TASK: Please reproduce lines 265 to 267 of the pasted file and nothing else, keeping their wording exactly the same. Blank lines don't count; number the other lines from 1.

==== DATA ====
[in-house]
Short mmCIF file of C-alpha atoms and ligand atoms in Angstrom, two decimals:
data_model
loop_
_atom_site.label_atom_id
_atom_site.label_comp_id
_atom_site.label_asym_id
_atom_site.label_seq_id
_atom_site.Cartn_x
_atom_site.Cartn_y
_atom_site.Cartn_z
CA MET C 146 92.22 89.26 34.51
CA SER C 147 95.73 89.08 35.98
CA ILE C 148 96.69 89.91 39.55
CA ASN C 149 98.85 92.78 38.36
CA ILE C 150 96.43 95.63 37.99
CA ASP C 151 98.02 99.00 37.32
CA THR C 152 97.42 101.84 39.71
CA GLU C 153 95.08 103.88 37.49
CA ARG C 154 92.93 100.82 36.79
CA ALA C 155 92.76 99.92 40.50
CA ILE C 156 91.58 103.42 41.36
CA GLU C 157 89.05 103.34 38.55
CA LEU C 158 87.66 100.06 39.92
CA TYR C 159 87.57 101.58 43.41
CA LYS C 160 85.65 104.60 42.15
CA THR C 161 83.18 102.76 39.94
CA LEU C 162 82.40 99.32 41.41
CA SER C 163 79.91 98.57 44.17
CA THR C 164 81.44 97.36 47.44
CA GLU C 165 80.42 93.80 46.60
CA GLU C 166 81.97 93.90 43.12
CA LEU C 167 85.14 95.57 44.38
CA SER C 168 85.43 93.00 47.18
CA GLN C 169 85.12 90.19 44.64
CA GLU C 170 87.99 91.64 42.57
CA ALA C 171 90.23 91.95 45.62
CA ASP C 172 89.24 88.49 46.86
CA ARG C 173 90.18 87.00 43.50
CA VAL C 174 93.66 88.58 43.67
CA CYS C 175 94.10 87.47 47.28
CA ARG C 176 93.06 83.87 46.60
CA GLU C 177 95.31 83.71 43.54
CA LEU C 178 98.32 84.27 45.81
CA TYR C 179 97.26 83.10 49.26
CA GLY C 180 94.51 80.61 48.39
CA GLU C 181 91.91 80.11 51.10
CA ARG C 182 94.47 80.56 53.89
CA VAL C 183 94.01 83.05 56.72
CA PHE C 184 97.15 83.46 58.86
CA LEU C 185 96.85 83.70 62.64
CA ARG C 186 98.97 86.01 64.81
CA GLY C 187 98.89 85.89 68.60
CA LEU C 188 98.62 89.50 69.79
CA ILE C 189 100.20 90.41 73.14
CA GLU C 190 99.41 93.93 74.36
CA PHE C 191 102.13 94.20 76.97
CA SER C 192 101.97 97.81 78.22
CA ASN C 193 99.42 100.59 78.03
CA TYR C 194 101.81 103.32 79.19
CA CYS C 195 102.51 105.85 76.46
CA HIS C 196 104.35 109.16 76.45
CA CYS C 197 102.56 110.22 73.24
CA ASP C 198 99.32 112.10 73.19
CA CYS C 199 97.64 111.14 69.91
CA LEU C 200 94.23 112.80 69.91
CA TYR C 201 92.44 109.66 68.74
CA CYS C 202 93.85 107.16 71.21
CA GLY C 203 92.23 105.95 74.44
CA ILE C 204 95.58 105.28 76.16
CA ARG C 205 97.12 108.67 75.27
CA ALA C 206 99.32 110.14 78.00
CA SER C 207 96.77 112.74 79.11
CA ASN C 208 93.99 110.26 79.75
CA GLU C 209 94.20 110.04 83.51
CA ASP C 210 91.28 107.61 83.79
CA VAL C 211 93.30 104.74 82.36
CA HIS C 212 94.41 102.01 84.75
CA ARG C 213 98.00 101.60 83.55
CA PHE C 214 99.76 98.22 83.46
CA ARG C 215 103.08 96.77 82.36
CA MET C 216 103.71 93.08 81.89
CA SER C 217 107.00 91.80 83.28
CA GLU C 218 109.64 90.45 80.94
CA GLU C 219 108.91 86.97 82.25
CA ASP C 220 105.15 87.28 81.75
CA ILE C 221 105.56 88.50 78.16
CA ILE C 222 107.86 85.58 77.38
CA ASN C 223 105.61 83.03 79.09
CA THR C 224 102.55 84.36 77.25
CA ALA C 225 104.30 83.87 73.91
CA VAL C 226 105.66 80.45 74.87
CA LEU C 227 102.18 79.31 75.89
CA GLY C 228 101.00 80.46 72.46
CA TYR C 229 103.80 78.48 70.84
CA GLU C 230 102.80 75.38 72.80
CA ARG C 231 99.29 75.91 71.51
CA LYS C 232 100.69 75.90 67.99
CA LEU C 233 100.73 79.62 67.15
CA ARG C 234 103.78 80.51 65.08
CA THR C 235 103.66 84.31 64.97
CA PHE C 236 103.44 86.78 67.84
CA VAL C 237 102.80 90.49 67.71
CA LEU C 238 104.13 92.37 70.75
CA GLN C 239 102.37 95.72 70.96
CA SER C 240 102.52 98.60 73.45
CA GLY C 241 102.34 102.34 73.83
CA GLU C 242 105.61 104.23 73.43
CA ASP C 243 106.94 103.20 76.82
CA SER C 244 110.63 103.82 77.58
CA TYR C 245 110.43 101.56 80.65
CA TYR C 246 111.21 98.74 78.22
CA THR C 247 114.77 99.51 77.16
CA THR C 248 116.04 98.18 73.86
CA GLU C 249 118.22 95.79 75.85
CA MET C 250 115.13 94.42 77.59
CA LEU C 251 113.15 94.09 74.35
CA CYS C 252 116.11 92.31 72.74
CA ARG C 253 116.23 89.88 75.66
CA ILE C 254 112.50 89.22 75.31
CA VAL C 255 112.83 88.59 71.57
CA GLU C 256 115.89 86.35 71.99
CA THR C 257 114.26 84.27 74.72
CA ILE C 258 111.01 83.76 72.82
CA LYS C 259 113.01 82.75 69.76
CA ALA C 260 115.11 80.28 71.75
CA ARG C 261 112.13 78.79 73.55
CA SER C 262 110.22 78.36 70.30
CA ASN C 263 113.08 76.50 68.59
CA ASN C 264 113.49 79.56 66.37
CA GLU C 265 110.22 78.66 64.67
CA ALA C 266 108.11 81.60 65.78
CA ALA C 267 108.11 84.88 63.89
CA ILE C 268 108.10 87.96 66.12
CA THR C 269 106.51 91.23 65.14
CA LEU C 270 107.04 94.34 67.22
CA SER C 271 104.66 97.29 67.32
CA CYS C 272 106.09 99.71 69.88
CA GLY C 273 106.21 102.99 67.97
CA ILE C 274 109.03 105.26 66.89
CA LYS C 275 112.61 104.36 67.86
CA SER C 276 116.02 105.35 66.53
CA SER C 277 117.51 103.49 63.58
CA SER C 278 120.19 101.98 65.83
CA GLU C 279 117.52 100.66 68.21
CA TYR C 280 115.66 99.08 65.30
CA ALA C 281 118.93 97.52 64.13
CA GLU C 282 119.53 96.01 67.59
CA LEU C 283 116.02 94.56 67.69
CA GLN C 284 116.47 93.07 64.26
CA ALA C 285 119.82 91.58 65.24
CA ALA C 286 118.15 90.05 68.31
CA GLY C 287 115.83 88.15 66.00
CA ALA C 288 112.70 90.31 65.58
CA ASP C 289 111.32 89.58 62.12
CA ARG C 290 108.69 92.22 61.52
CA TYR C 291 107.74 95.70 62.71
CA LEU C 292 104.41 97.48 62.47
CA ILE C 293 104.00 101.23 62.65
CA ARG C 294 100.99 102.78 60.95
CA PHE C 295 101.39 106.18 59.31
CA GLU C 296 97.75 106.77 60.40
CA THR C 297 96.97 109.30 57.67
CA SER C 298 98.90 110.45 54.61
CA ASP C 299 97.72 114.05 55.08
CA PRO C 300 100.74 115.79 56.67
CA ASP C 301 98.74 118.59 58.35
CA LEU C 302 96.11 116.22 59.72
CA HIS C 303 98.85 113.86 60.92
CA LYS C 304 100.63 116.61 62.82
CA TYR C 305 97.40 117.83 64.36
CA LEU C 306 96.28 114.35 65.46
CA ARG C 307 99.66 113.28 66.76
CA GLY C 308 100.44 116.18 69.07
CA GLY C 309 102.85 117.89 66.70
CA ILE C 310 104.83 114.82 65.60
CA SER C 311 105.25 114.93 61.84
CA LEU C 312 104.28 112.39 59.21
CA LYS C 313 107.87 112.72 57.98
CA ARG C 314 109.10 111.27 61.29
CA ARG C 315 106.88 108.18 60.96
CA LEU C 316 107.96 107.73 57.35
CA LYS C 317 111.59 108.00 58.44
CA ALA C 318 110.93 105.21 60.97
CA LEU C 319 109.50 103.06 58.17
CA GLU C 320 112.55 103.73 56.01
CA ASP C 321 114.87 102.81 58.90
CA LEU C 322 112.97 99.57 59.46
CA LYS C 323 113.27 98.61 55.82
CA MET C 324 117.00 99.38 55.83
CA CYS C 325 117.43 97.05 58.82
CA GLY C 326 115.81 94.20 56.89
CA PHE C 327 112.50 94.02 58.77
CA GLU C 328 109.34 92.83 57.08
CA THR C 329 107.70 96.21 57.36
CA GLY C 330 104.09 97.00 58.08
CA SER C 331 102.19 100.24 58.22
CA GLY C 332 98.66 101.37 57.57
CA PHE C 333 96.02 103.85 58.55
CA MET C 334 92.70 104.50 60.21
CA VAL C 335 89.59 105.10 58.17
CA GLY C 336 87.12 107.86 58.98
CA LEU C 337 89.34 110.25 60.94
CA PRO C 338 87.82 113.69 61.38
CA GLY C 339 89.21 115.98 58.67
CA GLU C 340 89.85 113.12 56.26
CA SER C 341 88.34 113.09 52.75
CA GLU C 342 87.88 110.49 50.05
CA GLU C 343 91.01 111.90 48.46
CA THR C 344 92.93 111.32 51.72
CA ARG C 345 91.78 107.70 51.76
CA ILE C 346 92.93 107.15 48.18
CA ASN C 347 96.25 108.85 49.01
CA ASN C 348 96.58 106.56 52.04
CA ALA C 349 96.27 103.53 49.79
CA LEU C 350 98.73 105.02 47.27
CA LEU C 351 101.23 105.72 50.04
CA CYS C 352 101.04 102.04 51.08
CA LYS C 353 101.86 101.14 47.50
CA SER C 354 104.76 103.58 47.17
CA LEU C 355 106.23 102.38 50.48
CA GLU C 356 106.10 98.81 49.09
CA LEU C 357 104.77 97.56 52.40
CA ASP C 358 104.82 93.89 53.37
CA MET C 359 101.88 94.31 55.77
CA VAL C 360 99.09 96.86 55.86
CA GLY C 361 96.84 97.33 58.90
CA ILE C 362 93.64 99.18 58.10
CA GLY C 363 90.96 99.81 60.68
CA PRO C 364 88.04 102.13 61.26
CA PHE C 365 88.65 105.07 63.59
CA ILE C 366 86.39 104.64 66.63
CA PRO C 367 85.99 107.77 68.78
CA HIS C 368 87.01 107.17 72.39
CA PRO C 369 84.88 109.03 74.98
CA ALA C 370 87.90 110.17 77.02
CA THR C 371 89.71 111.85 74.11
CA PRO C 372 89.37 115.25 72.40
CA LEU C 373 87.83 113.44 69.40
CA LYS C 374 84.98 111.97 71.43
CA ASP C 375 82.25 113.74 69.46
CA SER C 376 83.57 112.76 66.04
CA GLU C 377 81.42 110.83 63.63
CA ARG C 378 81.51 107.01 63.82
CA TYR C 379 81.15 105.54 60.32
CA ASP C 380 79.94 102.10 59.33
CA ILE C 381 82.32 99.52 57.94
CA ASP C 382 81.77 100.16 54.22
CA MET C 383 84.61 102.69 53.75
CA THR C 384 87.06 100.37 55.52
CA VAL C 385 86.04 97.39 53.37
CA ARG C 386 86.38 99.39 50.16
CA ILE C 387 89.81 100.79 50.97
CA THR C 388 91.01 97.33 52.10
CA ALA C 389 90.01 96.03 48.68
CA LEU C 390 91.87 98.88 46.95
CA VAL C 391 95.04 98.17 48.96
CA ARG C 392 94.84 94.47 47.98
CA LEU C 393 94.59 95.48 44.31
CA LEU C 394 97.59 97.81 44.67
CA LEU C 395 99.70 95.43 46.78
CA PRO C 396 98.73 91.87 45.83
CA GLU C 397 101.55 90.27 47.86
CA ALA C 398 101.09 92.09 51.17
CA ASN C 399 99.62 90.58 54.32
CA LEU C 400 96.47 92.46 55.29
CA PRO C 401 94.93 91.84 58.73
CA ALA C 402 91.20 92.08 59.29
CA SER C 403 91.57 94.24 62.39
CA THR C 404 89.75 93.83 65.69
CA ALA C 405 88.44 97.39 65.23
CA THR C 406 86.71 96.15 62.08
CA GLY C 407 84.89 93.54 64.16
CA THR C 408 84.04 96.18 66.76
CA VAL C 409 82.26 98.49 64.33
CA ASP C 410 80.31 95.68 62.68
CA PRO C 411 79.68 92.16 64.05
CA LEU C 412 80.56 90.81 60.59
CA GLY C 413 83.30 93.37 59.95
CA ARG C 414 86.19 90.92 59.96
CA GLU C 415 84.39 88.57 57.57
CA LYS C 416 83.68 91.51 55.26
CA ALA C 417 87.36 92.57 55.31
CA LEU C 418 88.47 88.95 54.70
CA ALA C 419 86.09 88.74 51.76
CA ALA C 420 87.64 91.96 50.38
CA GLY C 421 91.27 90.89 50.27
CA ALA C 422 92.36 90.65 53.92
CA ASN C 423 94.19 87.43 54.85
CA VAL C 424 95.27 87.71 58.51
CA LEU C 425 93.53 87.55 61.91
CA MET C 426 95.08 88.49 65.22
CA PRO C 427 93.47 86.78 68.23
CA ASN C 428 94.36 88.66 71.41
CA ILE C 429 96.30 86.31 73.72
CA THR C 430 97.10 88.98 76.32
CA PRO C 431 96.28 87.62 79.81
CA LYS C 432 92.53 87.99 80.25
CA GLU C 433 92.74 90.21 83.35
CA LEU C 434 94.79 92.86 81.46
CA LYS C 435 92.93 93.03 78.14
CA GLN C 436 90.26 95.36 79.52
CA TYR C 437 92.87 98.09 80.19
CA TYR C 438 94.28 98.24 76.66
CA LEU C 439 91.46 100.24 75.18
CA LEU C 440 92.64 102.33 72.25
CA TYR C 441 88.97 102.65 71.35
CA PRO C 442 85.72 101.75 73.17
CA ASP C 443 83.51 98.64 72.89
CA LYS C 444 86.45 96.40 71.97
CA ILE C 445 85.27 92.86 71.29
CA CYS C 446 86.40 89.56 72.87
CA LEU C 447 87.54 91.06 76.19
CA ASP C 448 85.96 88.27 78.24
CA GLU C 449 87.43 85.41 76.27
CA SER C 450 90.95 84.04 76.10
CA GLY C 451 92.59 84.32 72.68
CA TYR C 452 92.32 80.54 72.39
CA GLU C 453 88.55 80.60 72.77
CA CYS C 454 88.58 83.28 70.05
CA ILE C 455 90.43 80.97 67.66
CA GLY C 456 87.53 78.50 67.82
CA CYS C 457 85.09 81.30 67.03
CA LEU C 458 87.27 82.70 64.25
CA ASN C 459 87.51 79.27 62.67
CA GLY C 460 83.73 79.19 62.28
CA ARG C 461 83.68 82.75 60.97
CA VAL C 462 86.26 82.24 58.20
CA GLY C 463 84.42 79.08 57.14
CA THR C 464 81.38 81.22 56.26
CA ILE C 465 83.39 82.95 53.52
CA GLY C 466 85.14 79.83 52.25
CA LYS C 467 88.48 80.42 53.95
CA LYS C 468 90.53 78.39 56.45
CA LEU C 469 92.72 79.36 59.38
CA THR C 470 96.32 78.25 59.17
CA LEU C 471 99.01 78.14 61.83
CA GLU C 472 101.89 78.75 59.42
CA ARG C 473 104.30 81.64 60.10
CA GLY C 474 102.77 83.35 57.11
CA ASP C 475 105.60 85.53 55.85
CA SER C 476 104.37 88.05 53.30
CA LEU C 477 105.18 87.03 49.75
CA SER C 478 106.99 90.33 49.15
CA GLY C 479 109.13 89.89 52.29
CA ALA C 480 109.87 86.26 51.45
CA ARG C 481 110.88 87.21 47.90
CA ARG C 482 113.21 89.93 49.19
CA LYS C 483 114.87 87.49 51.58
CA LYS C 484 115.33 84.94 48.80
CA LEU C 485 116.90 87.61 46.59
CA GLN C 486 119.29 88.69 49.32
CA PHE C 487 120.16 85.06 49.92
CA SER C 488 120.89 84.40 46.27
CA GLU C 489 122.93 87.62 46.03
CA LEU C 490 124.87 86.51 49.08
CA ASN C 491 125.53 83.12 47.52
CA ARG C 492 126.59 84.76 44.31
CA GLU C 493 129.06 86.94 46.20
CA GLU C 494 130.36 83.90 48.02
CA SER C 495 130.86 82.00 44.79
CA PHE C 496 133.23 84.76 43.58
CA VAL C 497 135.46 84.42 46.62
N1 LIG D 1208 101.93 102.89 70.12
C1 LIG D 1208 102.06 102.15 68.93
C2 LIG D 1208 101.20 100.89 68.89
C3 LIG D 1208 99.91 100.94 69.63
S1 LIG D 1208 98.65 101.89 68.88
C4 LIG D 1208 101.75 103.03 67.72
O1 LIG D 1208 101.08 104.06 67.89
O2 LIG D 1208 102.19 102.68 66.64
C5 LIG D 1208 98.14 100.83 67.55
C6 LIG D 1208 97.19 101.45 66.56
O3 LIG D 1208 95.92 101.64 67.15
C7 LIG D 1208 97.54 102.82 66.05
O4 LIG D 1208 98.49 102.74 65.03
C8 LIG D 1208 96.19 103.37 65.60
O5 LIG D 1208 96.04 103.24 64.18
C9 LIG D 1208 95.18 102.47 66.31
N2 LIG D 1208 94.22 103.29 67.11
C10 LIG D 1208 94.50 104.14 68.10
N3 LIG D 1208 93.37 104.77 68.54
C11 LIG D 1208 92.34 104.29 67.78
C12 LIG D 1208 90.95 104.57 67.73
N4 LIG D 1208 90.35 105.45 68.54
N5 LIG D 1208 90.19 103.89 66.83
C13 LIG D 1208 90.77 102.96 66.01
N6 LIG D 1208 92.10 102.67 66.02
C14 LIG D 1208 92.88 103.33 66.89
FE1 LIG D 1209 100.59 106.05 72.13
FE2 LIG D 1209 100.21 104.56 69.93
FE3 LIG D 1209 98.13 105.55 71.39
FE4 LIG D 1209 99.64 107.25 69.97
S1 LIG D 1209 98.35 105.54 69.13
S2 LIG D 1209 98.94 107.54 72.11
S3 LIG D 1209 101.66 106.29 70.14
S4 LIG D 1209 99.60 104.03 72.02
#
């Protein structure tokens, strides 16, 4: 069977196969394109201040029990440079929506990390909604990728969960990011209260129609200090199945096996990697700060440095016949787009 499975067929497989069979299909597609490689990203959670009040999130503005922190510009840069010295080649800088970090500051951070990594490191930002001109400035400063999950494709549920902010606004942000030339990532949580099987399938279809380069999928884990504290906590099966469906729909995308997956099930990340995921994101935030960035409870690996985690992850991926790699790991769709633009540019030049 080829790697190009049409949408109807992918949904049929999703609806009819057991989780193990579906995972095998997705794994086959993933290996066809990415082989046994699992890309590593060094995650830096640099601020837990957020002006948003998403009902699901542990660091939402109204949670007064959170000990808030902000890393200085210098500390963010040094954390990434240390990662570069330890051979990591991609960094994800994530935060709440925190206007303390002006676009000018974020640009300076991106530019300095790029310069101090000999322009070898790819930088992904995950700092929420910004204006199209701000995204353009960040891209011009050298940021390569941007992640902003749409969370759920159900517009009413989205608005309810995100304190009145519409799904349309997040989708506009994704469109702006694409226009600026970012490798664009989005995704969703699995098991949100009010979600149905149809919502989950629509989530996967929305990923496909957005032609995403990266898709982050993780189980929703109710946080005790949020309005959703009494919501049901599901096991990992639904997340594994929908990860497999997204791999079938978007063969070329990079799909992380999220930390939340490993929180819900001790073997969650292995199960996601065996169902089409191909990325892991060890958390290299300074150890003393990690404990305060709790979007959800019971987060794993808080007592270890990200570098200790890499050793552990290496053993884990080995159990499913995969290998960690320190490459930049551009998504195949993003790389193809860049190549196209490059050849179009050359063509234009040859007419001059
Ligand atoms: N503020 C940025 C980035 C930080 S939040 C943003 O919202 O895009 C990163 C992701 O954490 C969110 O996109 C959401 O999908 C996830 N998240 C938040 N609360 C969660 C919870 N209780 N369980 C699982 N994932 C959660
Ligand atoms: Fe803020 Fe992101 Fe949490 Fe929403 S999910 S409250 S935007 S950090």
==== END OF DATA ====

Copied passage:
CA ASN C 399 99.62 90.58 54.32
CA LEU C 400 96.47 92.46 55.29
CA PRO C 401 94.93 91.84 58.73